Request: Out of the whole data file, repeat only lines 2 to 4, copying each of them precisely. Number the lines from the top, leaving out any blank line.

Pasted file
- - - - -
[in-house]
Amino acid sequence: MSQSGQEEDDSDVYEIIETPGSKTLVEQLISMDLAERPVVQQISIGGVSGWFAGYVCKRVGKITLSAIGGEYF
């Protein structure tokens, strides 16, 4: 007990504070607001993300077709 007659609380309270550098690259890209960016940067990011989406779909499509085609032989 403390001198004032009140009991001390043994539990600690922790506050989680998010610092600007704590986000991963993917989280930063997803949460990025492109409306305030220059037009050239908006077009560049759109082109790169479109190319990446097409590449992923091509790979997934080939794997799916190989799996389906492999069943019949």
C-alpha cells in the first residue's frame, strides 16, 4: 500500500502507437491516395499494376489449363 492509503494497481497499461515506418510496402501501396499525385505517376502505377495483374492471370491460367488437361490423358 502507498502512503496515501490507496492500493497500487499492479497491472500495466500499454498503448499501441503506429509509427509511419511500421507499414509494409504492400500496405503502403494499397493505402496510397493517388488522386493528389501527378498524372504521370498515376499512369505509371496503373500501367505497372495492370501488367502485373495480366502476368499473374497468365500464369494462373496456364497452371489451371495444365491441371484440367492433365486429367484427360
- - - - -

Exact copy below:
Amino acid sequence: MSQSGQEEDDSDVYEIIETPGSKTLVEQLISMDLAERPVVQQISIGGVSGWFAGYVCKRVGKITLSAIGGEYF
């Protein structure tokens, strides 16, 4: 007990504070607001993300077709 007659609380309270550098690259890209960016940067990011989406779909499509085609032989 403390001198004032009140009991001390043994539990600690922790506050989680998010610092600007704590986000991963993917989280930063997803949460990025492109409306305030220059037009050239908006077009560049759109082109790169479109190319990446097409590449992923091509790979997934080939794997799916190989799996389906492999069943019949």
C-alpha cells in the first residue's frame, strides 16, 4: 500500500502507437491516395499494376489449363 492509503494497481497499461515506418510496402501501396499525385505517376502505377495483374492471370491460367488437361490423358 502507498502512503496515501490507496492500493497500487499492479497491472500495466500499454498503448499501441503506429509509427509511419511500421507499414509494409504492400500496405503502403494499397493505402496510397493517388488522386493528389501527378498524372504521370498515376499512369505509371496503373500501367505497372495492370501488367502485373495480366502476368499473374497468365500464369494462373496456364497452371489451371495444365491441371484440367492433365486429367484427360